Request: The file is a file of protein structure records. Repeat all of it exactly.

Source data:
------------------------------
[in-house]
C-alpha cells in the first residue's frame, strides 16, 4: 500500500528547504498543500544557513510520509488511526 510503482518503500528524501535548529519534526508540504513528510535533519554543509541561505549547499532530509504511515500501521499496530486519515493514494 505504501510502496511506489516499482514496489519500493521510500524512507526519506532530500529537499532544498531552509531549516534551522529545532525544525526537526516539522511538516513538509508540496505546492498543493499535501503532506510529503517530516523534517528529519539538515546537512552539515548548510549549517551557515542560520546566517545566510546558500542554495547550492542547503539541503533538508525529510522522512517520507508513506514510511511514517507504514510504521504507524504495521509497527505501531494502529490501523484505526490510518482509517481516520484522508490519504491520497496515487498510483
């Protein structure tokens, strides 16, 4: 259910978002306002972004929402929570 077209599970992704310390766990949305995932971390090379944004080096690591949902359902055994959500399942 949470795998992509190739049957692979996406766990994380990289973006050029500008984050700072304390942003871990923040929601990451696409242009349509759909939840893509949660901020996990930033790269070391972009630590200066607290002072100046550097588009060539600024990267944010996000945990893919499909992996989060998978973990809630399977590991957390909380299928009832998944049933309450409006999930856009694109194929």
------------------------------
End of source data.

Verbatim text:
[in-house]
C-alpha cells in the first residue's frame, strides 16, 4: 500500500528547504498543500544557513510520509488511526 510503482518503500528524501535548529519534526508540504513528510535533519554543509541561505549547499532530509504511515500501521499496530486519515493514494 505504501510502496511506489516499482514496489519500493521510500524512507526519506532530500529537499532544498531552509531549516534551522529545532525544525526537526516539522511538516513538509508540496505546492498543493499535501503532506510529503517530516523534517528529519539538515546537512552539515548548510549549517551557515542560520546566517545566510546558500542554495547550492542547503539541503533538508525529510522522512517520507508513506514510511511514517507504514510504521504507524504495521509497527505501531494502529490501523484505526490510518482509517481516520484522508490519504491520497496515487498510483
């Protein structure tokens, strides 16, 4: 259910978002306002972004929402929570 077209599970992704310390766990949305995932971390090379944004080096690591949902359902055994959500399942 949470795998992509190739049957692979996406766990994380990289973006050029500008984050700072304390942003871990923040929601990451696409242009349509759909939840893509949660901020996990930033790269070391972009630590200066607290002072100046550097588009060539600024990267944010996000945990893919499909992996989060998978973990809630399977590991957390909380299928009832998944049933309450409006999930856009694109194929």